Since 2006 THE RABBLE have been on the cutting edge of new and exciting experimental theatre in which they challenge the traditional idea of what theatre should look like. Their projects have been highly lauded and they stand as a beacon to other like minded theatre companies. Emma Valente and Kate Davis are THE RABBLE and their next project promises more thought provoking, immersive and challenging theatre in the form of LONE – a bespoke performance installation to be experienced alone.
The company is collaborating with eleven children from St Martins between the ages of 8 and 11 to create this work. “We were originally commissioned by St Martins to make an immersive work based on Hansel and Gretel,” Valente explains. “Since then this idea has morphed and changed to become LONE. During the development of this project Kate and I became interested in the idea of a child’s relationship to being alone. The time when their experience is not mediated by an adult or a screen. We are also interested in how this experience is translated as an adult.”
LONE is described as a thoughtful and gentle work that asks an audience to explore ideas of aloneness and loneliness as they intersect with childhood and adulthood. LONE is a one on one experience for adults.
Valente elaborates: “We have asked young performers to collaborate with us and design rooms that are in some way are an expression or answer for loneliness. We have asked the performers to think about loneliness from their own point of view and from an adult’s point of view. Their rooms then express these ideas and states in multiple forms. Perhaps someone might be lonely because they can’t order their memories, perhaps someone might be lonely because they are sick, perhaps loneliness would be cured if paintings could talk, perhaps the cure for loneliness is locked inside a secret cabinet.”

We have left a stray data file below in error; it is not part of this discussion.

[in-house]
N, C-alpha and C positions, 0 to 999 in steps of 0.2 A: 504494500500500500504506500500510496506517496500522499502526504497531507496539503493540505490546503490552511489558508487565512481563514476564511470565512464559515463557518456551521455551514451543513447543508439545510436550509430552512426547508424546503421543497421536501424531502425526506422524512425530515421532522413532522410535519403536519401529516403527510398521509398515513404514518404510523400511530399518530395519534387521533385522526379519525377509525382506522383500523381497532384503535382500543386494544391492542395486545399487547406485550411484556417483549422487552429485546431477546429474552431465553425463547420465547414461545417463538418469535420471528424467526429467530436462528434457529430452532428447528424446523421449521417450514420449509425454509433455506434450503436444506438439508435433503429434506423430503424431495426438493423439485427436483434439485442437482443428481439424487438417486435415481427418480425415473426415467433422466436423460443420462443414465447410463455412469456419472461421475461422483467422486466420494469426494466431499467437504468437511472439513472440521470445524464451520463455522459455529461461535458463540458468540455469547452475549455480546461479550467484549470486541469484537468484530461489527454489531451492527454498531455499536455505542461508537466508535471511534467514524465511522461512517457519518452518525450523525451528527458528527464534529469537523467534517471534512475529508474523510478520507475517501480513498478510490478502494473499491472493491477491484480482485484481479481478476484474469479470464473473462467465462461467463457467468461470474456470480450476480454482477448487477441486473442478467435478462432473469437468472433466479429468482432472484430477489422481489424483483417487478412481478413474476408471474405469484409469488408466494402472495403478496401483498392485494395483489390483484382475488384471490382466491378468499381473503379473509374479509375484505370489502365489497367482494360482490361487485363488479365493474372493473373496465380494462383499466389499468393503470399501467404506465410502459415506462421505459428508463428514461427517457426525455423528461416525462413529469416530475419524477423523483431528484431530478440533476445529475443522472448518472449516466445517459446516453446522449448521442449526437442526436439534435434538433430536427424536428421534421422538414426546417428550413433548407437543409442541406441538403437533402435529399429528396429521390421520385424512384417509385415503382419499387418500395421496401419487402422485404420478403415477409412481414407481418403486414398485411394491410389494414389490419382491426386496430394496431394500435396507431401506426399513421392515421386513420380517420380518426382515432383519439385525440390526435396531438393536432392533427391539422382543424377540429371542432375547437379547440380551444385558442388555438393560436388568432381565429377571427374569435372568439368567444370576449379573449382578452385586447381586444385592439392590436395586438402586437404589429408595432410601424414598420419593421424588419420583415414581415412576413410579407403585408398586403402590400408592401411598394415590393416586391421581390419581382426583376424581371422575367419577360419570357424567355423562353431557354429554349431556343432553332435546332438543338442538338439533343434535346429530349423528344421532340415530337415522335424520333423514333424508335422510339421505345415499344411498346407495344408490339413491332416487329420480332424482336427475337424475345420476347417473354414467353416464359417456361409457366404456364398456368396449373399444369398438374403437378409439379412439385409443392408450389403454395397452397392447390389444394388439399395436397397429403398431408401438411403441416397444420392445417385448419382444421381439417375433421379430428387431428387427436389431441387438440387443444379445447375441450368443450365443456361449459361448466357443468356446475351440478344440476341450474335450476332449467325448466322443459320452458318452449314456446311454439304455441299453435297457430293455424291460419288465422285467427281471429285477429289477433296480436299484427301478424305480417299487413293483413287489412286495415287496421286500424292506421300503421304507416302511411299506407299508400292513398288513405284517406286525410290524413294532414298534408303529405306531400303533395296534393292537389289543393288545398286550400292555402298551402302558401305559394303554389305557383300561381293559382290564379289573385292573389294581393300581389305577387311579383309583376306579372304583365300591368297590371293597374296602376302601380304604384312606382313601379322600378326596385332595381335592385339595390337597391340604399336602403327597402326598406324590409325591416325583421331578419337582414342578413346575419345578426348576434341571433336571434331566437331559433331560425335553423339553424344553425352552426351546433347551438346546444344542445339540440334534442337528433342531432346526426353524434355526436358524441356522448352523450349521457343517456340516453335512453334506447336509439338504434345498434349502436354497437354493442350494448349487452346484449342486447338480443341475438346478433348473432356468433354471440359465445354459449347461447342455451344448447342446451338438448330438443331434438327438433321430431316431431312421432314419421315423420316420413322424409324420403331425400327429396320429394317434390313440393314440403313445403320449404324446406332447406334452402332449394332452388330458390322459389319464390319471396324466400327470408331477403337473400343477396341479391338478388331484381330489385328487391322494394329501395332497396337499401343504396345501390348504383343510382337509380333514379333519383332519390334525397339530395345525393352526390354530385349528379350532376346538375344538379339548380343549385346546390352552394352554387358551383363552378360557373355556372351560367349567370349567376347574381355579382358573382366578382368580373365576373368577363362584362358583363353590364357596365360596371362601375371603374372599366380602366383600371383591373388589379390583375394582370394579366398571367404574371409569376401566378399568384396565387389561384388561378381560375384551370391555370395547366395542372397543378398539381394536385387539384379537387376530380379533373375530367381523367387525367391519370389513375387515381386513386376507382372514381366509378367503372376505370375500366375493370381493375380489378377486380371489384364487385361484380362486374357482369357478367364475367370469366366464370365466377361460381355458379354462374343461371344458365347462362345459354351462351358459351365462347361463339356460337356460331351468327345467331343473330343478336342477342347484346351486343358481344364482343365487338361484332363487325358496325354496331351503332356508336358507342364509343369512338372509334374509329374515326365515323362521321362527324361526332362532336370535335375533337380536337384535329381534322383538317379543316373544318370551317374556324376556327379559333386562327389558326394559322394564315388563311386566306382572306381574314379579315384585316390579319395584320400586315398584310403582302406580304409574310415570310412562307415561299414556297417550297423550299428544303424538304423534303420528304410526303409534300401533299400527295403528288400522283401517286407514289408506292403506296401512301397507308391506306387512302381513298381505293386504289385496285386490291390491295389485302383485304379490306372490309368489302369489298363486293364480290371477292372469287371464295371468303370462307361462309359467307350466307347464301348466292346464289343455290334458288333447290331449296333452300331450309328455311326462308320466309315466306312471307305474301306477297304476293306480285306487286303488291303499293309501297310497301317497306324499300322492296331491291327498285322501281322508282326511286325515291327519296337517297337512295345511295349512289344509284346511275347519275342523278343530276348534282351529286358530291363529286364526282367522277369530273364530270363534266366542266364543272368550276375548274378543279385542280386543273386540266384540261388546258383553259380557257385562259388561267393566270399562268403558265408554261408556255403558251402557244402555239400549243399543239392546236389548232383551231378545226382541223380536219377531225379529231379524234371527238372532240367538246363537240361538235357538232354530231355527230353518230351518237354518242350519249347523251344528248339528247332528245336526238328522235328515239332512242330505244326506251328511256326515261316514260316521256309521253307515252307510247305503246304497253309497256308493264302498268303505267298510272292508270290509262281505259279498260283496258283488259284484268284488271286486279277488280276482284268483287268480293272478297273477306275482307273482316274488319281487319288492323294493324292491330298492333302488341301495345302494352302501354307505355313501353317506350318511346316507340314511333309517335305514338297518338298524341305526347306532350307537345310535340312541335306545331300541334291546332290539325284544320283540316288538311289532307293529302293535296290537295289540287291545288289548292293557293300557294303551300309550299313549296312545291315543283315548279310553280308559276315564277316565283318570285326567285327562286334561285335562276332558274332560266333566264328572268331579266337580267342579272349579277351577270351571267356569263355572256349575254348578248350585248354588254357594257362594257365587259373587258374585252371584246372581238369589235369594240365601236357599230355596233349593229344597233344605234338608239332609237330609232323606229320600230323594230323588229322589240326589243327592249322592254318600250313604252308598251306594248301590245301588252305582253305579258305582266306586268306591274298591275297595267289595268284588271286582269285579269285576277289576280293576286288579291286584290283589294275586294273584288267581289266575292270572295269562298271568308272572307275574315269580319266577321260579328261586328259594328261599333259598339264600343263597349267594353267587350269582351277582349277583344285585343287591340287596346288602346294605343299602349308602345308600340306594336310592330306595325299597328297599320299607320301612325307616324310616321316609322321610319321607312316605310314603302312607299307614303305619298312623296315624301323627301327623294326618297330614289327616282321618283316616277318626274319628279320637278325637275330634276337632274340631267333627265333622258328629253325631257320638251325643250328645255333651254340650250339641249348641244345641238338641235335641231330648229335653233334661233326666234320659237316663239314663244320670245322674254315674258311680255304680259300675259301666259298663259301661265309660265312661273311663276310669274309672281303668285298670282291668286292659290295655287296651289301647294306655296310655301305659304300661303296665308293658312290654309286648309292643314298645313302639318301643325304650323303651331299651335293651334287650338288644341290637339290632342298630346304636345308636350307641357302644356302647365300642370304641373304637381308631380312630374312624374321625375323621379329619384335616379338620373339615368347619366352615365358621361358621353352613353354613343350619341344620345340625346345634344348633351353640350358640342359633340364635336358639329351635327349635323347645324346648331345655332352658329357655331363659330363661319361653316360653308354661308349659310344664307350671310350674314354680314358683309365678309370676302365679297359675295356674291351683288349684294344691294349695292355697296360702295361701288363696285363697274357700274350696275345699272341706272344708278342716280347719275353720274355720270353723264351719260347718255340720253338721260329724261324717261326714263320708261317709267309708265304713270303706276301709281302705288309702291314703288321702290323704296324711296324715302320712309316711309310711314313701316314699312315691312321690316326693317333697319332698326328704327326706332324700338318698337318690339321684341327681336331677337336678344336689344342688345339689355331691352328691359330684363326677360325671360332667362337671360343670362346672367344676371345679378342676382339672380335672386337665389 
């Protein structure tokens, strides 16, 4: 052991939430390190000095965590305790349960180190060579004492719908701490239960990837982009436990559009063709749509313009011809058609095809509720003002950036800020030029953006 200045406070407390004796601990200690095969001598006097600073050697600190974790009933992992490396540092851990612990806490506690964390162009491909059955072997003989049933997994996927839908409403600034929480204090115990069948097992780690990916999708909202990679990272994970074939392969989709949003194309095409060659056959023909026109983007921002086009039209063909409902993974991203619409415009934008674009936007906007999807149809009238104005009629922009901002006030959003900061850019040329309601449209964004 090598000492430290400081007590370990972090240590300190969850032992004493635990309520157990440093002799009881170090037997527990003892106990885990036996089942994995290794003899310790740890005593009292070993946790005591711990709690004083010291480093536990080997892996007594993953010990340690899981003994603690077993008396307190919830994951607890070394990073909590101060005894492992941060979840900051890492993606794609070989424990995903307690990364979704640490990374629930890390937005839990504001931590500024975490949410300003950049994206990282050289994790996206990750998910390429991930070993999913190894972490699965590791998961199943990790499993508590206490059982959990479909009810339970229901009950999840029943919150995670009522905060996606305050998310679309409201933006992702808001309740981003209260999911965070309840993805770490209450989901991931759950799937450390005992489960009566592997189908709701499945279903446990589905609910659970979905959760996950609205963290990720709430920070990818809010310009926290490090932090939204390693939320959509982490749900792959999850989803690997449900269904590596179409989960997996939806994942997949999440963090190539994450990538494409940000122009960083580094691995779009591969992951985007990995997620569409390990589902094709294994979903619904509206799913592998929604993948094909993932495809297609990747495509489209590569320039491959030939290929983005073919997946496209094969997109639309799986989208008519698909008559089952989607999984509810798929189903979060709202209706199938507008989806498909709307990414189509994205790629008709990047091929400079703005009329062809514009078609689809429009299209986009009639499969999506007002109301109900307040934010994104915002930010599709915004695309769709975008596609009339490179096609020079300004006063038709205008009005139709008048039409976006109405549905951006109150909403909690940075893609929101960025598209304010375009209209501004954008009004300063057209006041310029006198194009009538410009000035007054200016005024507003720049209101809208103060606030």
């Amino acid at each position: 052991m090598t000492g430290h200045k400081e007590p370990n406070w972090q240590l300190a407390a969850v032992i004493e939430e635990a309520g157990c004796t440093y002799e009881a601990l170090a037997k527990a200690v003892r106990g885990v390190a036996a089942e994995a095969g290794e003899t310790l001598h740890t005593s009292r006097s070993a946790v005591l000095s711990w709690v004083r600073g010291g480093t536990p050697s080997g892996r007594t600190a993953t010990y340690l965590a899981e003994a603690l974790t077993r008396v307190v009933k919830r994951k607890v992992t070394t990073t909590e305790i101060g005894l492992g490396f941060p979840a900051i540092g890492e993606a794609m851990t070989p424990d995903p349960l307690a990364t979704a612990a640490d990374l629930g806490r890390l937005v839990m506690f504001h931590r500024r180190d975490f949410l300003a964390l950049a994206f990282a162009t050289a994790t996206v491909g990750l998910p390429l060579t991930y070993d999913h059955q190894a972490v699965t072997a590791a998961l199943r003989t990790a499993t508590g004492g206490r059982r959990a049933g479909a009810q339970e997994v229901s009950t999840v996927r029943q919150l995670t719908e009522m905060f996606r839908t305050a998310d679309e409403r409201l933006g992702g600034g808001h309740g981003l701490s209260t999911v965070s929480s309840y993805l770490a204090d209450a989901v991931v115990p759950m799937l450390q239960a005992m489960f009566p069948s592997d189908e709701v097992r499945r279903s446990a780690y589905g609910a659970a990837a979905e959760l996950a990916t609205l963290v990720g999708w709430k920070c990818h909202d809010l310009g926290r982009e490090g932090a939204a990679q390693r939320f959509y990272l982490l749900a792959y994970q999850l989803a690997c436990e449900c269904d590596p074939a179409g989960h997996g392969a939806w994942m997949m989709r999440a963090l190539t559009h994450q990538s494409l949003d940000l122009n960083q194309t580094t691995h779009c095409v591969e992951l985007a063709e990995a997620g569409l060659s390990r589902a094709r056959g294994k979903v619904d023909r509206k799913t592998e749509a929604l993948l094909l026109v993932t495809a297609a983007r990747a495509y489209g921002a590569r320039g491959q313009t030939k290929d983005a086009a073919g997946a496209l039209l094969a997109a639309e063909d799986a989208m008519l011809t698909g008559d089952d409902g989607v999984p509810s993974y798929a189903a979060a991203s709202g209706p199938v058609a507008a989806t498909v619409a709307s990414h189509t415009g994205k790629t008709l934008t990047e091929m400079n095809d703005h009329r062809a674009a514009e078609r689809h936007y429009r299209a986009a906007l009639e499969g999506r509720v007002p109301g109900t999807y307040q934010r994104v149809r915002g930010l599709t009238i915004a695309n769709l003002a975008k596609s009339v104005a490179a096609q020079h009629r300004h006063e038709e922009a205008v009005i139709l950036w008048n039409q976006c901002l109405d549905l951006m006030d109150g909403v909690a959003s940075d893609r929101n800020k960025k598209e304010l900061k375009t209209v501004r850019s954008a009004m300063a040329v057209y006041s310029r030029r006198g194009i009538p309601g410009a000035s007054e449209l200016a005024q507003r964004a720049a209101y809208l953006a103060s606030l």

Loneliness becomes incredibly significant when isolated and indentified as a very real part of an individual’s feelings. Not often discussed within mainstream society, loneliness certainly has the potential to become debilitating.
“Loneliness is a particularly taboo subject for adults” says Valente. “We associate it with pity, shame and worthlessness. Perhaps this is why we desperately try to avoid the state with media, technology and busyness. This work asks an audience to enter a child’s imagined world of loneliness, to sit both with the child and alone in this world and to reflect on their own relationship to solitude and aloneness. I imagine some adults won’t have sat in contemplation in this way for a long time, perhaps since childhood. I believe this state is where magical thoughts can happen. Big, new, reflective ideas about existence and mortality prompted by a child’s imagination and thoughtfulness.”
THE RABBLE have created work that reflects their aim to: ‘…radically re-imagine theatrical experiences and to repopulate familiar stories with female voices and aesthetics.’ Their projects have been impressive, memorable and excitingly original. LONE is a wonderful fit for the company but, as Valente acknowledges, it is a challenge that the partnership has relished.
“This is a very different work for THE RABBLE. We normally work with an ensemble of adult performers, so we are trying to translate our methodology to working with young people. We aim to make work that challenges form, is experiential and that centralises marginalised and unheard voices. All of these aims are central to LONE. LONE takes young people seriously as creative collaborators and gives them a place to express themselves seriously as artists.”
LONE will offer much in the way of thought provoking stimuli. Says Valente: “I think this will be a unique and potentially moving experience. It is not often that we are able to encounter a child that we don’t know alone. In LONE we are able to encounter them in a world of their own creation. Rooms filled with flowers, volcanos, mirrors, an empty party, a desert island, a dark forest, a room filled with half remembered thoughts.”
June 8 – 17